The covariance matrix for noise, harmonics, transients, and current transformer saturation is computed as follows. First, the
sum of the squares of the errors in the data samples is computed from the sum of squares information, phaselets, and pha-
sors for each phase for each terminal at each time step n :
The covariance matrix is then computed as a function of the time index and window size using the previously defined trans-
Current differential protection is inherently dependent on adequate CT performance at all terminals of the protected line
especially during external faults. CT saturation, particularly if happens at one terminal of the line only, introduces a spurious
differential current that may cause the differential protection to misoperate.
The L90 applies a dedicated mechanism to cope with CT saturation and ensure security of the protection for external faults.
The relay dynamically increases the weight of the square of errors (so-called sigma) portion in the total restraint quantity
but for external faults only.
The following logic is applied:
First, the terminal currents are compared against a threshold of 3 pu to detect overcurrent conditions that may be
caused by a fault and may lead to CT saturation.
For all the terminal currents that are above the 3 pu level, the relative angle difference is calculated. If all three termi-
nals see significant current, then all three pairs (1, 2), (2, 3), and (1, 3) are considered and the maximum angle differ-
ence is used in further calculations.
Depending on the angle difference between the terminal currents, the value of sigma used to calculate the adaptive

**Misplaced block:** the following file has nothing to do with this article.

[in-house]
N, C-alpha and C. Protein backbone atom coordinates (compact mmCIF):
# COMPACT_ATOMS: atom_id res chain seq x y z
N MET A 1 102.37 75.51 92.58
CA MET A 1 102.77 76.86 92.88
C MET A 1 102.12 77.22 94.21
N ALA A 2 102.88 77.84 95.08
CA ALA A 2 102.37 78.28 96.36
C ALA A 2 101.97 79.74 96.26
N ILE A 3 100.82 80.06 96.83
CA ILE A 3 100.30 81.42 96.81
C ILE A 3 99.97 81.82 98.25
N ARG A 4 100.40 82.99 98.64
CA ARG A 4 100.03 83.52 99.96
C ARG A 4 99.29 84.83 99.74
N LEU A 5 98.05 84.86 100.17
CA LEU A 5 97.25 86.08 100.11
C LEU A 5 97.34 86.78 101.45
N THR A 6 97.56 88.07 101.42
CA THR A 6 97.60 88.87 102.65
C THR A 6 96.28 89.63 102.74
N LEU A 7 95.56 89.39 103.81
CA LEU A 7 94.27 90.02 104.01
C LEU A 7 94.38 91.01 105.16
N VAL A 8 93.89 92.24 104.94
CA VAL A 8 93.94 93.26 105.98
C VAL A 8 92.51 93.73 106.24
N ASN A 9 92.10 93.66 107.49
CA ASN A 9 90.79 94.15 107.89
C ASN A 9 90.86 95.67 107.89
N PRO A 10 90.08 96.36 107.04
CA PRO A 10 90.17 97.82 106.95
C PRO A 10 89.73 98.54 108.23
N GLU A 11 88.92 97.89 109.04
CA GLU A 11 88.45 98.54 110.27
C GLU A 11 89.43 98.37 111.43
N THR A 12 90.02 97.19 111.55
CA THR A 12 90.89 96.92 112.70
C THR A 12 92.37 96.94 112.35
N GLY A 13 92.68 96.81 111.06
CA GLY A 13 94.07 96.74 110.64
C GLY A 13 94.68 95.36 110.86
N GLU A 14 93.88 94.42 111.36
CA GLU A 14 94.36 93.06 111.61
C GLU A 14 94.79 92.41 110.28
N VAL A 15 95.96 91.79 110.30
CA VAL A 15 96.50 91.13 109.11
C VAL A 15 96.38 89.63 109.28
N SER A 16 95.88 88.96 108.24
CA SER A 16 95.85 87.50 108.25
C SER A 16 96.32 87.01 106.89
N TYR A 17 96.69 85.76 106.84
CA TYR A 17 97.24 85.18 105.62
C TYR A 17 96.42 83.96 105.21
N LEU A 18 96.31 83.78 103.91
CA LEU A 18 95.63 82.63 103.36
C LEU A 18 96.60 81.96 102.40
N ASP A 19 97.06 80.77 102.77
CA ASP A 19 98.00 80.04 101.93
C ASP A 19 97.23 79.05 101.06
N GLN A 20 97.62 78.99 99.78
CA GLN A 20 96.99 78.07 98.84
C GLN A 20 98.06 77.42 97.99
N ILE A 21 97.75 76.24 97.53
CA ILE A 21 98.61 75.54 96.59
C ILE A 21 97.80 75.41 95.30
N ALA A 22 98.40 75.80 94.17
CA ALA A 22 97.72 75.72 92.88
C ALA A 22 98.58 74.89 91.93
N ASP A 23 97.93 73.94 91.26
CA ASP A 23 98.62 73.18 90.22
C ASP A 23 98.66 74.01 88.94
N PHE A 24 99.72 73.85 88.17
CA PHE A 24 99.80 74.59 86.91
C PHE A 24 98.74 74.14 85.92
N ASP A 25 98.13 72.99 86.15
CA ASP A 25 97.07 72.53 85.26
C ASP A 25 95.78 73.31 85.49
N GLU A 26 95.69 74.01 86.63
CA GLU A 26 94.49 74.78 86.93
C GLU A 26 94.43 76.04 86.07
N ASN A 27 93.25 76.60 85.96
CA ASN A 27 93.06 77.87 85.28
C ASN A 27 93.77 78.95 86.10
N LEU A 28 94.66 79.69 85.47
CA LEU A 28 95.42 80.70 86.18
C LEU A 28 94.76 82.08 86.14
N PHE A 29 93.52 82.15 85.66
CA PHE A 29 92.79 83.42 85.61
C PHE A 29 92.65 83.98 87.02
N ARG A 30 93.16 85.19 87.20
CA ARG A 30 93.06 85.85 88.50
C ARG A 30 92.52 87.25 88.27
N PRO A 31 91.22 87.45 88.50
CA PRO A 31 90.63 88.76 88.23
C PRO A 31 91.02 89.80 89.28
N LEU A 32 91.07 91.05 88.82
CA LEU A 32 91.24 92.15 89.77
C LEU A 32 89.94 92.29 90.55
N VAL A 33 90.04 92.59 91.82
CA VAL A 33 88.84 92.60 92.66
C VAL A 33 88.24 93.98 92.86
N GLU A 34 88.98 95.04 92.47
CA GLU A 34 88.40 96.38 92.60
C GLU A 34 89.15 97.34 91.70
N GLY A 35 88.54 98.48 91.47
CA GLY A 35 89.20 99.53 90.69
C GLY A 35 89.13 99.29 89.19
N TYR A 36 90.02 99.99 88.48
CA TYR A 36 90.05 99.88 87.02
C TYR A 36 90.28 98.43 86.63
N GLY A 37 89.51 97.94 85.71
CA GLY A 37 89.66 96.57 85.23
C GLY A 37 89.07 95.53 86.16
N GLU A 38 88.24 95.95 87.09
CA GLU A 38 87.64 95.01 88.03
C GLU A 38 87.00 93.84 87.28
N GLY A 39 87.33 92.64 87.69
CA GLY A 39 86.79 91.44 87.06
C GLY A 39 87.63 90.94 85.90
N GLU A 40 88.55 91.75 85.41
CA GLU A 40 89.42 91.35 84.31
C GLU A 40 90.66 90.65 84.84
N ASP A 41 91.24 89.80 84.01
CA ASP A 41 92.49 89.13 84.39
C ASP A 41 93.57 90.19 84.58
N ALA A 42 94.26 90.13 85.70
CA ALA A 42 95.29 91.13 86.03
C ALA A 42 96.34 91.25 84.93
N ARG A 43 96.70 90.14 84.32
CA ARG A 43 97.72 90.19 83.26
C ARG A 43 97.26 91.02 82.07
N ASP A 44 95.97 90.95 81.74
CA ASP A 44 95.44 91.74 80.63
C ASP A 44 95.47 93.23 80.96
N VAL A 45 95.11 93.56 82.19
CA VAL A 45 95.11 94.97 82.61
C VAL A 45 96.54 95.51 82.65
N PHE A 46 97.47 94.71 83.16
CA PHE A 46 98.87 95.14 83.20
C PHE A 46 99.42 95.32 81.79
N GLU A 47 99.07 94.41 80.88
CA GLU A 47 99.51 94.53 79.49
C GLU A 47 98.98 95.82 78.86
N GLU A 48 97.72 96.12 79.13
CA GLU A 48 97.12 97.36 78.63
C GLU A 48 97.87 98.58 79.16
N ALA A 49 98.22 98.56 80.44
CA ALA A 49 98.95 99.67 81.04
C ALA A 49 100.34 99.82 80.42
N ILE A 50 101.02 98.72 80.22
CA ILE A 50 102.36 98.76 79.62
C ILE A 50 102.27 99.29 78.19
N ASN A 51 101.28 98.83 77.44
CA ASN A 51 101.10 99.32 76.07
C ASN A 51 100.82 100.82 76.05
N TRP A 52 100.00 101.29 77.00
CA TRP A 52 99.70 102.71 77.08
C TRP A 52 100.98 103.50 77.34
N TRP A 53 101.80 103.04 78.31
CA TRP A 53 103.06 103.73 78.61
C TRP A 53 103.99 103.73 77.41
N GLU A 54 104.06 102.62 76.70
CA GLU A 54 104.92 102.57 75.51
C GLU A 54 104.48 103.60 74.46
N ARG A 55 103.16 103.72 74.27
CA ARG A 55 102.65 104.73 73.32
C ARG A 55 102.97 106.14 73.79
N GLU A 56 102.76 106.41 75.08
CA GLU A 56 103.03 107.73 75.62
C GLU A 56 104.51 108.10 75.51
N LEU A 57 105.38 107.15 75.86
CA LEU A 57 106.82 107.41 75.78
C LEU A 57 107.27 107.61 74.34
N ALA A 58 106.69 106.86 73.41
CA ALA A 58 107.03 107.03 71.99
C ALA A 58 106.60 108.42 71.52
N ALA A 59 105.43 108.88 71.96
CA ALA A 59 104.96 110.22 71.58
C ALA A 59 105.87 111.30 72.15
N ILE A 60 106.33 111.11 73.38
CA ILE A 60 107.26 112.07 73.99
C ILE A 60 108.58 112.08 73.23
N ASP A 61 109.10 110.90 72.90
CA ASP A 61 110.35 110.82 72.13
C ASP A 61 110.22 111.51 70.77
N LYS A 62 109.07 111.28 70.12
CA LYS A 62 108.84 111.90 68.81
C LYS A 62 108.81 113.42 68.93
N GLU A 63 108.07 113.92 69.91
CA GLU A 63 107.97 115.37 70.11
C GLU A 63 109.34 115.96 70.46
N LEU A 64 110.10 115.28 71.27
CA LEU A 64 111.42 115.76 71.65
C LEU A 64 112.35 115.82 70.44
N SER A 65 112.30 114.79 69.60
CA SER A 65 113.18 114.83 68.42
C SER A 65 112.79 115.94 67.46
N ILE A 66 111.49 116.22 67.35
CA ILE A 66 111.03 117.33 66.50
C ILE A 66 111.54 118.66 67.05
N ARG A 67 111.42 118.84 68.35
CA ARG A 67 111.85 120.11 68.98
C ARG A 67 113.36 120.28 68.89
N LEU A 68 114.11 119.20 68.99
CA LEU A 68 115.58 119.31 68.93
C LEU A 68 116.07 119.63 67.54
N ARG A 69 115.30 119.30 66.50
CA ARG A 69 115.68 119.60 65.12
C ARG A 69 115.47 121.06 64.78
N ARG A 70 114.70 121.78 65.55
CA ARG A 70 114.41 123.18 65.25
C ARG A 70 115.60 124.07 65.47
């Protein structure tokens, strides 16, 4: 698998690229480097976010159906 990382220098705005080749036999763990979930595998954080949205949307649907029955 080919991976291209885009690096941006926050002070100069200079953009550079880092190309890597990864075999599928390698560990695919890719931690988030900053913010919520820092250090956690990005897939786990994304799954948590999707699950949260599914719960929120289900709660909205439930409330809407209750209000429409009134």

restraint current is increased by the factor of 1, 3 or 5 as shown in the figure below. As it is seen from the figure, for
internal faults factor "1" is used, but for external-"3" or "5". This allows relay to be sensitive for internal faults while
robust for external faults with a possible CT saturation.
The basic premise for the operation of differential protection schemes in general, and of the L90 line differential element in
particular, is that the sum of the currents entering the protected zone is zero. In the case of a power system transmission
line, this is not entirely true because of the capacitive charging current of the line. For short transmission lines the charging
current is a small factor and can therefore be treated as an unknown error. In this application the L90 can be deployed with-
out voltage sensors and the line charging current is included as a constant term in the total variance, increasing the differ-
ential restraint current. For long transmission lines the charging current is a significant factor, and should be computed to
provide increased sensitivity to fault current.
Figure 8–7: CT SATURATION ADAPTIVE RESTRAINT MULTIPLIER
L90 Line Differential Relay
) Re Phasor
8.1.18 CT SATURATION DETECTION
8.1.19 CHARGING CURRENT COMPENSATION
8 THEORY OF OPERATION
) Im Phasor
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